Q&A forums can be a treasure trove of interesting questions that turn out to have counter-intuitive answers.
In “Why does select statement taking too long when primary key is present?” the OP made an interesting observation:
Given: a table with ca. 89 Mio records, one primary key column automatically filled via an IDENTITY sequence and some other columns with application data.
The query looked similar to this – the exact column names do not matter in this case.
select top 1000 aaa -- primary key column , aai , abi , _validfrom , _validto from io_test
Whenever the first 1000 records, without the primary key column, are selected, this takes ca. 4ms.
But, when the primary key column is included in the selection, the query takes 6721ms, nearly 7 seconds (1750 times the other query runtime).
What is going on?
Why would selecting the primary key column make the query slower? Isn’t using the primary key a long-held performance improvement advice? After all, the primary key columns are indexed, aren’t they?
While it is true, that the primary key columns have an index to enable the fast lookup of potential duplicate entries in the table, the query here does not have a WHERE clause and therefore no filter conditions for which an index could be used.
A lead to follow
When I first saw the question, several pointers to possible causes had already been given, but none did convince me. Knowing that the HANA column store uses dictionary encoding for values in a column I realized that the primary key column has to allocate a lot more memory than the other columns because every value is unique and no “dictionary compression” can take place.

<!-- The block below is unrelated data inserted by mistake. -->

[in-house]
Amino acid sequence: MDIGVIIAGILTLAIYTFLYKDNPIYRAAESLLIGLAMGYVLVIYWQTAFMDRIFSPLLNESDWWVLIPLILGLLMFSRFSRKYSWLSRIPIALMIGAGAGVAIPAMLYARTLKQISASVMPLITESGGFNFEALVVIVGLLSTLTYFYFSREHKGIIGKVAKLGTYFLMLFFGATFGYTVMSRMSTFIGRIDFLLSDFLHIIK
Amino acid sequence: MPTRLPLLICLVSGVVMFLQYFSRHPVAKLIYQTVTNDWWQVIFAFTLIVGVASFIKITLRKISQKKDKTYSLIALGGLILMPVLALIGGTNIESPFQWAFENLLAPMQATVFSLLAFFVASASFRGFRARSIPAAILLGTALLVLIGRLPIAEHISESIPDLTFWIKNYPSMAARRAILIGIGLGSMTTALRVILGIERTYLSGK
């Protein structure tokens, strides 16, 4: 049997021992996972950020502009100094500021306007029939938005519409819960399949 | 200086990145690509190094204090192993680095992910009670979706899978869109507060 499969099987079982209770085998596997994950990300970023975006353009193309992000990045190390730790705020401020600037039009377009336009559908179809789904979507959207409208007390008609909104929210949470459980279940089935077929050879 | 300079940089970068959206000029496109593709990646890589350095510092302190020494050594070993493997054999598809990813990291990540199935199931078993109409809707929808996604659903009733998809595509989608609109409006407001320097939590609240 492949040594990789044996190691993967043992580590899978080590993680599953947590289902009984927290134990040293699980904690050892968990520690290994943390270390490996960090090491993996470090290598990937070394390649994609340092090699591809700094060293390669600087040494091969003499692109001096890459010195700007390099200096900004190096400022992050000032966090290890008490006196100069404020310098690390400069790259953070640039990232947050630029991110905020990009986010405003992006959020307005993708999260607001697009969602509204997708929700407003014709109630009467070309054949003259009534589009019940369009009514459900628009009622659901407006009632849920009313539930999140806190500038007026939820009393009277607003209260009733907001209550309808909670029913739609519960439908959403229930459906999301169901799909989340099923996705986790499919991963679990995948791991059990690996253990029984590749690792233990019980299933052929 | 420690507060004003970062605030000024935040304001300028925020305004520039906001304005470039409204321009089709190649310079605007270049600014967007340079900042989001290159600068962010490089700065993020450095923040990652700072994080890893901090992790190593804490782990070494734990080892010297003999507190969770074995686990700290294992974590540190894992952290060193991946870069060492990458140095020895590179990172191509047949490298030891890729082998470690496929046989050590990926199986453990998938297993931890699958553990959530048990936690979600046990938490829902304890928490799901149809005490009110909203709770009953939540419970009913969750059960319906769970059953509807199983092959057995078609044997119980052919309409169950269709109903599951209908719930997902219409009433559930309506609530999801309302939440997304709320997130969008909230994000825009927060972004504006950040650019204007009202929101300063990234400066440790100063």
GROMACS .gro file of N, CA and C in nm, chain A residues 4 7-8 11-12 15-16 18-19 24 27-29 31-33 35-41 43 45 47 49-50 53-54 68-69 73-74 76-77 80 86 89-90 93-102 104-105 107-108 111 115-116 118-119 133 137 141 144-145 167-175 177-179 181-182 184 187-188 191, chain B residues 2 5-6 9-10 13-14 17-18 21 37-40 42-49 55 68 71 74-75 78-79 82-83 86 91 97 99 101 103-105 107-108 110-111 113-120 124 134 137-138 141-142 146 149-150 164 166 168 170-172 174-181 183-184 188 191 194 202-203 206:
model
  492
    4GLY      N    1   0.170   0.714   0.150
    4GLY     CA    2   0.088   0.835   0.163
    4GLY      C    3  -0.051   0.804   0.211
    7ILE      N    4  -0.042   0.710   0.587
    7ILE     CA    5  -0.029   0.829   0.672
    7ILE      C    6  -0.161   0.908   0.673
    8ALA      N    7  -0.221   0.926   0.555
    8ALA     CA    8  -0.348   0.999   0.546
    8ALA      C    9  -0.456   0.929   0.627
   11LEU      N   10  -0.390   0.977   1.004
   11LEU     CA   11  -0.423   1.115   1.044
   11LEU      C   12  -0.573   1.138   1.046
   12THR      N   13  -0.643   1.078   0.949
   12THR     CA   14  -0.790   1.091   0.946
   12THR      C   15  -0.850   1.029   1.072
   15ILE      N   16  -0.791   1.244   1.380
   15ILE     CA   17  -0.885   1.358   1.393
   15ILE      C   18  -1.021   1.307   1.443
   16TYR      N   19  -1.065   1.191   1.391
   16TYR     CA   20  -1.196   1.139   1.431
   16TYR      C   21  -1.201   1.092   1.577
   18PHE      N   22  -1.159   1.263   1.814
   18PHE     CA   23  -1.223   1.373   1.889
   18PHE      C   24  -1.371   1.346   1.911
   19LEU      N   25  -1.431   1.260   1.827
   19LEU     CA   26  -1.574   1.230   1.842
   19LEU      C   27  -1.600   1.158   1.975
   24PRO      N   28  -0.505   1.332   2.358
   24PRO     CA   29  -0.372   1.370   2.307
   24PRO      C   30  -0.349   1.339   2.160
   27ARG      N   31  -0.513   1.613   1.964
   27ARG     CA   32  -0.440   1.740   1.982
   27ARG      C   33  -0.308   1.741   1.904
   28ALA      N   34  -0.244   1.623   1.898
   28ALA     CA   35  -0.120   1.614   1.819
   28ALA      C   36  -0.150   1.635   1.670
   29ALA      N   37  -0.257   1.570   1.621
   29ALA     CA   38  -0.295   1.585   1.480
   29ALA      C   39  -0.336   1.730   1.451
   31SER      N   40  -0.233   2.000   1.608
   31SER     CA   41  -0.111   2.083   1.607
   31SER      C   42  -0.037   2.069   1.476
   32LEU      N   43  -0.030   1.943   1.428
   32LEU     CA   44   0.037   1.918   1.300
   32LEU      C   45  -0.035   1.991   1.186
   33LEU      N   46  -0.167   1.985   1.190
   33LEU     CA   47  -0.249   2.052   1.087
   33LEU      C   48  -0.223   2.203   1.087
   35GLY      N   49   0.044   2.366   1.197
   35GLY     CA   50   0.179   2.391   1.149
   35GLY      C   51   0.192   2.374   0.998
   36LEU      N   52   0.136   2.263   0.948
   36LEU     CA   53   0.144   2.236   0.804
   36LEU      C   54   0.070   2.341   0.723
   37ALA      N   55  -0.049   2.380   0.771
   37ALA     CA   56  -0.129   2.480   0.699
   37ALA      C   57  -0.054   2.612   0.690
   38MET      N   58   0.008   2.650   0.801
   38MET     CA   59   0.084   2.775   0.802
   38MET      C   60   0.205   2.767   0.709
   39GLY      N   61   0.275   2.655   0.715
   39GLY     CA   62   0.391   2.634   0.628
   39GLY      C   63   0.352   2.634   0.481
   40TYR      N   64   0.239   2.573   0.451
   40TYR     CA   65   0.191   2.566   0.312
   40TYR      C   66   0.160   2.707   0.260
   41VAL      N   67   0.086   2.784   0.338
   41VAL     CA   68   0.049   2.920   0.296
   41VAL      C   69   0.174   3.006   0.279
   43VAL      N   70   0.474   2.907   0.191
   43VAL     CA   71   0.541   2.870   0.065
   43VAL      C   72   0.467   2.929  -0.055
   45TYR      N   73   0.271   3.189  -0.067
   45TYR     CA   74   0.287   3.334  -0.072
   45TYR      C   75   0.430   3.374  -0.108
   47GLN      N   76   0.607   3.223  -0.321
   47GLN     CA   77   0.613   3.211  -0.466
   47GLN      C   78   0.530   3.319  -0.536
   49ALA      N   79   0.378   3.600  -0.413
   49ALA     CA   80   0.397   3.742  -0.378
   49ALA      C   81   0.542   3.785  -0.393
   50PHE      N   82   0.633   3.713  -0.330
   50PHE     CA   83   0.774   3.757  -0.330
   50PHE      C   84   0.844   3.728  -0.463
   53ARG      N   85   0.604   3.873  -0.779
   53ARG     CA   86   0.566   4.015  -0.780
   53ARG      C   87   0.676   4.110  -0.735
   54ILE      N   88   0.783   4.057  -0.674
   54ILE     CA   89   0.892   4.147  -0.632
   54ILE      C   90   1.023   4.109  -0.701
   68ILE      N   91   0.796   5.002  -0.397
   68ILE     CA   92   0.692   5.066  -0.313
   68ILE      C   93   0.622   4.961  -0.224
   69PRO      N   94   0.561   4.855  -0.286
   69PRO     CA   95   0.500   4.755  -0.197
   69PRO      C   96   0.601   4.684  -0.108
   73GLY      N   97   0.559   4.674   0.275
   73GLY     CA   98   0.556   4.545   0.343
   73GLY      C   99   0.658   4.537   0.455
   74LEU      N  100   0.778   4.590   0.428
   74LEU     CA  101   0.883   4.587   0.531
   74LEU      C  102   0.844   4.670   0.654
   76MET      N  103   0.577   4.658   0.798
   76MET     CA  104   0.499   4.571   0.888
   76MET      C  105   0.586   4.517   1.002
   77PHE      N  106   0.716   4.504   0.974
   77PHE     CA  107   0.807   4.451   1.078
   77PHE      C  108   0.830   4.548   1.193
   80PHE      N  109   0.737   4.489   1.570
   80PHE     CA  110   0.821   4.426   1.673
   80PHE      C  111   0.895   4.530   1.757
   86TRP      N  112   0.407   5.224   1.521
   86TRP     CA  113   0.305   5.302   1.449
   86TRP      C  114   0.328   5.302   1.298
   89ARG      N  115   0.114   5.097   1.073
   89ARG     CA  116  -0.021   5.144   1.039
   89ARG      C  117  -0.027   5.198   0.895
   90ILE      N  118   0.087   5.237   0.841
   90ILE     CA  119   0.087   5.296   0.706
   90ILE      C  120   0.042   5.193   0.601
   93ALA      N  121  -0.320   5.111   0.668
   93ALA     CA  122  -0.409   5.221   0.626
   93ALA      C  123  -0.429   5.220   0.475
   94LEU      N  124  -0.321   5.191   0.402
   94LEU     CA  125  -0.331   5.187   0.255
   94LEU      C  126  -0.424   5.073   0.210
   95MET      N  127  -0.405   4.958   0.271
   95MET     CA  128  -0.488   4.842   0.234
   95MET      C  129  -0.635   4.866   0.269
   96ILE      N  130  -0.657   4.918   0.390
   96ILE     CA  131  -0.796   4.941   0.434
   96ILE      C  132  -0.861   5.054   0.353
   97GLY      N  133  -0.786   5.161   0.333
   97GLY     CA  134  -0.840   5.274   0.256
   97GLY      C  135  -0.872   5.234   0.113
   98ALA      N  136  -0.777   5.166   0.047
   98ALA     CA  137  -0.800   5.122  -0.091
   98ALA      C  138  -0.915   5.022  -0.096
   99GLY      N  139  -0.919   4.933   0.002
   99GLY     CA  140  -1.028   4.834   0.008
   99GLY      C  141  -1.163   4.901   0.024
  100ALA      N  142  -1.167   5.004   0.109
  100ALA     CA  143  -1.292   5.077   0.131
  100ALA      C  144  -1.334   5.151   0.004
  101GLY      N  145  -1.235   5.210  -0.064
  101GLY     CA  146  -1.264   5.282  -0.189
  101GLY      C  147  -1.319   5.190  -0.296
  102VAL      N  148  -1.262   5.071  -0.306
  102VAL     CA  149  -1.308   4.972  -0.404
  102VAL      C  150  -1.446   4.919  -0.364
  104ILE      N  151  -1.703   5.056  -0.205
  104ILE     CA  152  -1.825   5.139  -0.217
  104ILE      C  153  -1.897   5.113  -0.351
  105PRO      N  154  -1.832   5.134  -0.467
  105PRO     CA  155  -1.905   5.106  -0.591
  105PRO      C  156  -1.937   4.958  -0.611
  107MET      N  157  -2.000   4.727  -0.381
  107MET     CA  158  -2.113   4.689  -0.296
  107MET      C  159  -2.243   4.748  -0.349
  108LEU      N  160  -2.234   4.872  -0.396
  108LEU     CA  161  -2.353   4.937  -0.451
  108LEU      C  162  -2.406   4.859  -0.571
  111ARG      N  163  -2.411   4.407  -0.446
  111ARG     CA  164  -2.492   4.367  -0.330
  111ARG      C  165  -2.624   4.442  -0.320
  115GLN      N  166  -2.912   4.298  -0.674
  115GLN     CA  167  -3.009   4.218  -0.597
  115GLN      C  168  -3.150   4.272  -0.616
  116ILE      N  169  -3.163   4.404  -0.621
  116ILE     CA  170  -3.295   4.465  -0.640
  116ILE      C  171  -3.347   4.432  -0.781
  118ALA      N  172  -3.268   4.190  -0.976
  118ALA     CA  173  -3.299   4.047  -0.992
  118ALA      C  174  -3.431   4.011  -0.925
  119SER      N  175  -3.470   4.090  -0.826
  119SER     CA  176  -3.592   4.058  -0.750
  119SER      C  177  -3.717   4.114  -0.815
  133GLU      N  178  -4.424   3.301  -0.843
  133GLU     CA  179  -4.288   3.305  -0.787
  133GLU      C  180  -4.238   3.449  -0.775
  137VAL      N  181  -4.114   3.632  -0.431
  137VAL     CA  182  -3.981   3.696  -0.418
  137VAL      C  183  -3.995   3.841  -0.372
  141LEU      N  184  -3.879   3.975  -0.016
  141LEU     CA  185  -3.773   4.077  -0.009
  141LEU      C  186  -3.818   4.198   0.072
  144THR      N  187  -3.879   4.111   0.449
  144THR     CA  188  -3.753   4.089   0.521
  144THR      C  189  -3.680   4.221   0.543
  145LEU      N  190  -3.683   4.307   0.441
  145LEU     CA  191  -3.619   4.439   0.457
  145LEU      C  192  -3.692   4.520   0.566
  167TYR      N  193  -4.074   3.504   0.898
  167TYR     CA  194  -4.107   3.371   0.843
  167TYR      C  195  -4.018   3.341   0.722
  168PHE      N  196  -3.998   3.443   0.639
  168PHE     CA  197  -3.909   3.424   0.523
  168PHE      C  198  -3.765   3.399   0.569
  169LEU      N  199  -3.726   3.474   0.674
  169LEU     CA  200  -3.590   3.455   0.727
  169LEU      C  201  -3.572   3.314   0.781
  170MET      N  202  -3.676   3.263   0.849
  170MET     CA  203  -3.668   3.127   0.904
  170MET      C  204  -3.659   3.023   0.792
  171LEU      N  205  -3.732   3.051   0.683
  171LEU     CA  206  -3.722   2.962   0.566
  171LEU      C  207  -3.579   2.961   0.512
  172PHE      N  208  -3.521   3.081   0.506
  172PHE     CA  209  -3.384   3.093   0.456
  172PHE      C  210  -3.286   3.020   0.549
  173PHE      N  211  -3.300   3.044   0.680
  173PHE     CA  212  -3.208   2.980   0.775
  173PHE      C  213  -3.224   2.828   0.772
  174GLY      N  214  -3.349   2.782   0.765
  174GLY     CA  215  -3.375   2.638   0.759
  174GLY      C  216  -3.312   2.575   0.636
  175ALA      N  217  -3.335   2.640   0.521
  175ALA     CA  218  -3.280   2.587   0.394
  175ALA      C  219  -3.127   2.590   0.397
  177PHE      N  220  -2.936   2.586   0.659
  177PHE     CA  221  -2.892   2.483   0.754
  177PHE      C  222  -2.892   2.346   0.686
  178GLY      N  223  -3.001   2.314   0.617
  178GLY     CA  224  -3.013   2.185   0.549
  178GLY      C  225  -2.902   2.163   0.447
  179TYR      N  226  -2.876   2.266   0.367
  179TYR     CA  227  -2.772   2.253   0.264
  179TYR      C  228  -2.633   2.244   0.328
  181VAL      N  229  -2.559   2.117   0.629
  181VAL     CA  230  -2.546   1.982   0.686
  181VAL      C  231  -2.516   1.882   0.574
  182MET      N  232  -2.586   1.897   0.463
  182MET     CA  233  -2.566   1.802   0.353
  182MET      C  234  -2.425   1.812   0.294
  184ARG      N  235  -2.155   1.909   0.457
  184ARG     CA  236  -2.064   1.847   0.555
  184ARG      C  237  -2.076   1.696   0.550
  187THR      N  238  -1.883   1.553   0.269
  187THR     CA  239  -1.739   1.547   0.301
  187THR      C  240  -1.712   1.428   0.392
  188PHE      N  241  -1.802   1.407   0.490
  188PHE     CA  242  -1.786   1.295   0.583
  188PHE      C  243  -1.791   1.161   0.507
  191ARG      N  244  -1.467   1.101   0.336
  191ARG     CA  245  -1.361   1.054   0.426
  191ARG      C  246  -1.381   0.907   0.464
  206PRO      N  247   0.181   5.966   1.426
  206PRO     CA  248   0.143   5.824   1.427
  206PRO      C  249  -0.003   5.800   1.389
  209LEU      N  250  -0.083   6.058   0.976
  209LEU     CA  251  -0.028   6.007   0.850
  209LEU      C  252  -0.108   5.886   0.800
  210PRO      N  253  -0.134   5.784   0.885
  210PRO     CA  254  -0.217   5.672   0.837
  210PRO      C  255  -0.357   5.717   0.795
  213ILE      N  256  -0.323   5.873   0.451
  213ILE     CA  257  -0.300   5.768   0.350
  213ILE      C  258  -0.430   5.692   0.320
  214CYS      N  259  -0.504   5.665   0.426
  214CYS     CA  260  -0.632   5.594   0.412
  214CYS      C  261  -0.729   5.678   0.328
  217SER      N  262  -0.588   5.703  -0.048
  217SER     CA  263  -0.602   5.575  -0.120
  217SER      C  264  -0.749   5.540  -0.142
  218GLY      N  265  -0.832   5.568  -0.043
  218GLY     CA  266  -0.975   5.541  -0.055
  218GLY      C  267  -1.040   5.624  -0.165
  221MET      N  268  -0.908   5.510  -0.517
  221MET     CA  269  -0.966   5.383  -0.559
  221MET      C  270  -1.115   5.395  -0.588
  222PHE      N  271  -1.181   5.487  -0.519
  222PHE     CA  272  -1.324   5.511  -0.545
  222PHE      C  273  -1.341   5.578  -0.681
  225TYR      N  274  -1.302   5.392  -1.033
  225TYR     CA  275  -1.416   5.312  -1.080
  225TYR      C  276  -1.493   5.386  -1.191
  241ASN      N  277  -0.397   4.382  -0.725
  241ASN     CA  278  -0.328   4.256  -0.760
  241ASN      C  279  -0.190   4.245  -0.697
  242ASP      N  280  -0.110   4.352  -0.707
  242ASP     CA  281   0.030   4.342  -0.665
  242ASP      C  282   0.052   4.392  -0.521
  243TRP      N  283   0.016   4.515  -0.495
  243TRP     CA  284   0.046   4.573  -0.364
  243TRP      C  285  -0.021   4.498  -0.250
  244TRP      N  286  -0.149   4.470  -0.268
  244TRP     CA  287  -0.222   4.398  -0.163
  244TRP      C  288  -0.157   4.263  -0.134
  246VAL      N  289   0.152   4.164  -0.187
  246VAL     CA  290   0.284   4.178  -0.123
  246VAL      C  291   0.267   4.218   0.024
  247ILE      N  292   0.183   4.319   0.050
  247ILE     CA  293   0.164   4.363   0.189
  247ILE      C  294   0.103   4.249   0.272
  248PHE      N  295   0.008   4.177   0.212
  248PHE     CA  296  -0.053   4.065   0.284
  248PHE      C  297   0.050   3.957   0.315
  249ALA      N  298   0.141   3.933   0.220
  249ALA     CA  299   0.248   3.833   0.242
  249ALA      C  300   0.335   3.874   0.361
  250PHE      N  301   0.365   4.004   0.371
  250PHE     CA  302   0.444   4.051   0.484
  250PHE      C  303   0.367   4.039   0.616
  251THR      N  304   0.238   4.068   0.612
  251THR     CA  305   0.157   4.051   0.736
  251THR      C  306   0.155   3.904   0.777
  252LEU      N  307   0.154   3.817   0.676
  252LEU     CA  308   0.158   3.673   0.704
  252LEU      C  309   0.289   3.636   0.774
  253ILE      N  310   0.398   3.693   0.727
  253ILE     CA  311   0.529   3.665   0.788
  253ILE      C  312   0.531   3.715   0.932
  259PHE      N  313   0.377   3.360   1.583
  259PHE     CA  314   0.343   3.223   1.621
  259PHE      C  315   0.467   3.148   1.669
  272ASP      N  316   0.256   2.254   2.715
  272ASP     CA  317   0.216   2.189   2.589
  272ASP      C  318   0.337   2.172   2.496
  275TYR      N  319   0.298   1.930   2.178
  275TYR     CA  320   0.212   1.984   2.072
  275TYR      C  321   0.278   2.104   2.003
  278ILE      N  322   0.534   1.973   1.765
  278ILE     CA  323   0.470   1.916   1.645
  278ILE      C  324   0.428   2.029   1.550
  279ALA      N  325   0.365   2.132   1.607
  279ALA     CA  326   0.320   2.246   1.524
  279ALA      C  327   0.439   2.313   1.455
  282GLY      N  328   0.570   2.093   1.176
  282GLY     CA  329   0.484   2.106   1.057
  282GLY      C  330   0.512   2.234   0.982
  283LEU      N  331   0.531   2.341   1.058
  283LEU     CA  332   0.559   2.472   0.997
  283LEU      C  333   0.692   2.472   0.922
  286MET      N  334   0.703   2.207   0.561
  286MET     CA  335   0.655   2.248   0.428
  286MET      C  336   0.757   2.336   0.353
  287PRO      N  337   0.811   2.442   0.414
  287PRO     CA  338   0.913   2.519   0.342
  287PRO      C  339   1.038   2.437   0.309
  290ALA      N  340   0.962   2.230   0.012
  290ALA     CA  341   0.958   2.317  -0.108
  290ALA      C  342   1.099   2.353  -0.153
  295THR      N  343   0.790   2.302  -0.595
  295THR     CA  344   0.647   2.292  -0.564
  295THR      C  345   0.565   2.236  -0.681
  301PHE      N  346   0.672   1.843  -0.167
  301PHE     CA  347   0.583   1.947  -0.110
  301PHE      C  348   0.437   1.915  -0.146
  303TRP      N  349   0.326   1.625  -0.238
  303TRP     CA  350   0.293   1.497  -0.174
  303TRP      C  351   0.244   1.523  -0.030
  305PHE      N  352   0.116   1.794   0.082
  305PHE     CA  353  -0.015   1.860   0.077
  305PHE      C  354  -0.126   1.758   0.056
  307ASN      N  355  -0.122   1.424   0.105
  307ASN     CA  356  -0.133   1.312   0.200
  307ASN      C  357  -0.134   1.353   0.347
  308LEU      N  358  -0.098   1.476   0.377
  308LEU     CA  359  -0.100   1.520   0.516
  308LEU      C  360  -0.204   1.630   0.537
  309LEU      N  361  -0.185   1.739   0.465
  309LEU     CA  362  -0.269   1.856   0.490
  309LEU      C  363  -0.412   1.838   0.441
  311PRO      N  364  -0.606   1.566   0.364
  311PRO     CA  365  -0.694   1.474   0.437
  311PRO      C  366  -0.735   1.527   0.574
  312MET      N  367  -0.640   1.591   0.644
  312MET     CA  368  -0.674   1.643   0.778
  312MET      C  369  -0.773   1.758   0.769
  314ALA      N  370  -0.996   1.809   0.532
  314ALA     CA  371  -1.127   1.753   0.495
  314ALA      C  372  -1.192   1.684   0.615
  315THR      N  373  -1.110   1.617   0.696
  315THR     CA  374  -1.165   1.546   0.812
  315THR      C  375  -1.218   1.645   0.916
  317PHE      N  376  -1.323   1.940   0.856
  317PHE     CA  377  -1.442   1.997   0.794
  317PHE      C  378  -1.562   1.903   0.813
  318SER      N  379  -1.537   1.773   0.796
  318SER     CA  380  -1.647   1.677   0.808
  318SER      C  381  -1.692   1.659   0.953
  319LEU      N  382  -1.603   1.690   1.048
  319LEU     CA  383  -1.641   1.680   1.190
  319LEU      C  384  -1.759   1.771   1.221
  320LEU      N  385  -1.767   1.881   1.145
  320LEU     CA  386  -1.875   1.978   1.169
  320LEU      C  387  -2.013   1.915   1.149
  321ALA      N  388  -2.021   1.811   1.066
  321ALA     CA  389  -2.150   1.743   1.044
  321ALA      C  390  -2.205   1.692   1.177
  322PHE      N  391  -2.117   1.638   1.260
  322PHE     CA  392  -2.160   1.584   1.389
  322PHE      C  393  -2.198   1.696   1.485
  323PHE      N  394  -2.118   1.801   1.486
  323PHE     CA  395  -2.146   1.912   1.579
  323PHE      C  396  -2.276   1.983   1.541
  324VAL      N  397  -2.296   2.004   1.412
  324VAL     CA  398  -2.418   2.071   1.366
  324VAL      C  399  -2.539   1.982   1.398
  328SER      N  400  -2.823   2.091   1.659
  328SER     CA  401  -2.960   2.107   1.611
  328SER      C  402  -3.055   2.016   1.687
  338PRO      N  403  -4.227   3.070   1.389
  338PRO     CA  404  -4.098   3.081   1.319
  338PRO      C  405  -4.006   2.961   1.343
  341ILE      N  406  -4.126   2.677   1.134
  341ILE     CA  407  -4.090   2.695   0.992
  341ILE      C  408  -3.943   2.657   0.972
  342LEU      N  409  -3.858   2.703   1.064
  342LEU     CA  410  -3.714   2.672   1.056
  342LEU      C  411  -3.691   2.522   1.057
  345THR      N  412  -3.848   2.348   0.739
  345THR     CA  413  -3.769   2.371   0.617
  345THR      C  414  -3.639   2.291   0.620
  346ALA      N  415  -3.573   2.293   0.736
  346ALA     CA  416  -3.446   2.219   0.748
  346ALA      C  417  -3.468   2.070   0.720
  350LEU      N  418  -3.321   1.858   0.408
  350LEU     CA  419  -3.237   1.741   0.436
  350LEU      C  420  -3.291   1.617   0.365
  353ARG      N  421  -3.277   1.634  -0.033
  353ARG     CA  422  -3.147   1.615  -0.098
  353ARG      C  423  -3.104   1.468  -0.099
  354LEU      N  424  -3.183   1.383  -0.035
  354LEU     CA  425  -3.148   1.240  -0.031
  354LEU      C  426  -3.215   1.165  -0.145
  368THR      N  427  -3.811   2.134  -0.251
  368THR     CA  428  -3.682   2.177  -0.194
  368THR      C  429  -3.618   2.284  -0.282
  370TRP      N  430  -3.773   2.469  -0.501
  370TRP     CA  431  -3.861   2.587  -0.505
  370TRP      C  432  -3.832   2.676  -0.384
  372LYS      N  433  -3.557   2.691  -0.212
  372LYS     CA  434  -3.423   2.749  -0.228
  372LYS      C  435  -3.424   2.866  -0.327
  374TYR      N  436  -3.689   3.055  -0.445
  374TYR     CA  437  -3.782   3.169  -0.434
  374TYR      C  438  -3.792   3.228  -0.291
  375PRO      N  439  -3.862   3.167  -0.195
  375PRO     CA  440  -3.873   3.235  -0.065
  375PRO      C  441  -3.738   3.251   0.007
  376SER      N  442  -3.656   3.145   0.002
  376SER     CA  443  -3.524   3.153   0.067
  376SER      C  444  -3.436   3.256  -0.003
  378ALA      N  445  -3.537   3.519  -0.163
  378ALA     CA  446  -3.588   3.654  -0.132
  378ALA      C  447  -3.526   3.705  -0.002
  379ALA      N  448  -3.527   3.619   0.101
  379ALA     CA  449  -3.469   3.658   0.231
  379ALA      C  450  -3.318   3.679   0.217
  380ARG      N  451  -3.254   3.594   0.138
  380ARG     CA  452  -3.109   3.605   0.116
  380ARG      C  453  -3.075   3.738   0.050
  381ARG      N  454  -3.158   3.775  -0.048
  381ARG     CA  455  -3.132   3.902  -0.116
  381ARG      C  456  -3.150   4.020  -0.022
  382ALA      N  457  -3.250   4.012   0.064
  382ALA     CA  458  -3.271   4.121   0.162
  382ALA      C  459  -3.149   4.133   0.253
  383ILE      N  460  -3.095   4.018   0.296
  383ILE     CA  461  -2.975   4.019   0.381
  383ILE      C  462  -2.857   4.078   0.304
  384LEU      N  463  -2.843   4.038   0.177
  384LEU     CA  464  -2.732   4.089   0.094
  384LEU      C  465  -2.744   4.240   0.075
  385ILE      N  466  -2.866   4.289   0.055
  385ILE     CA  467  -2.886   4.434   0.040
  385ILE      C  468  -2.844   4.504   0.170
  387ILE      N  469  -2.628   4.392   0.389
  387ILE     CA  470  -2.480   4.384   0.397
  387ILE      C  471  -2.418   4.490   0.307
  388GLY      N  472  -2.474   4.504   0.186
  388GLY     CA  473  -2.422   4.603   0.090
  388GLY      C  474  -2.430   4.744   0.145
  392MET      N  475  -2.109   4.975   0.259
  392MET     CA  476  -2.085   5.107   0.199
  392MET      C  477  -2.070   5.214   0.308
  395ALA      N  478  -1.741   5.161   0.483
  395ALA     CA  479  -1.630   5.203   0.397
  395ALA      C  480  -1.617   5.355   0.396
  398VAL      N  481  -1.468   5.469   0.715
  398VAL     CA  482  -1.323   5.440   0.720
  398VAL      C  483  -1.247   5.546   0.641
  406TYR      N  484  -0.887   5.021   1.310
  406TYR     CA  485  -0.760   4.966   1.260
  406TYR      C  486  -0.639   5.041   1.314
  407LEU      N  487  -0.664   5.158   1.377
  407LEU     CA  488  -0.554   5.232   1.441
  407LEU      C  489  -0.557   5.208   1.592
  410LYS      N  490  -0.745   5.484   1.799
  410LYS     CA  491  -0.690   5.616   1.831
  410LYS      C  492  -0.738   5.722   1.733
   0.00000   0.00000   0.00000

To return records to the client, HANA has to go and replace the internal pointers (value IDs) that are stored for every record with the actual values from the dictionary. This process, called “materialization”, should be the culprit of the long runtime, I figured and a quick PlanViz trace confirmed this.
The trace showed very clearly that the majority of the runtime was spent there for both queries and it also showed that for the slower query the majority of its runtime was spent there.
All this is correct and makes sense and so I went and wrote an answer based on the understanding that materializing is taking too long here. I added some ideas of how the large dictionary size – after all 89 Mio. different entries – would make the lookup slower.
And the OP accepted the answer. It even received a couple of upvotes. All good I thought.
The cold case haunts the detective
For a while, I was happy to have found an explanation, but then some doubt started to creep into my thoughts. The column value dictionary was not, as I originally put into my answer, a hash table for which the lookup would be an O(1).
In reality, the data structure is a sorted list that is accessed via binary search.
The binary search worst-case effort is O(log n) which means that a difference of two orders of magnitude in the number of entries in the dictionary would only lead to 2 additional search steps.
Neither theory – hash-table nor binary search – could explain the 1750 time increase in runtime.
At this point, it was clear, that the actual reason was still in the dark.
I started to do some more or less random poking around and found that the primary key column (aaa in my example) always showed up as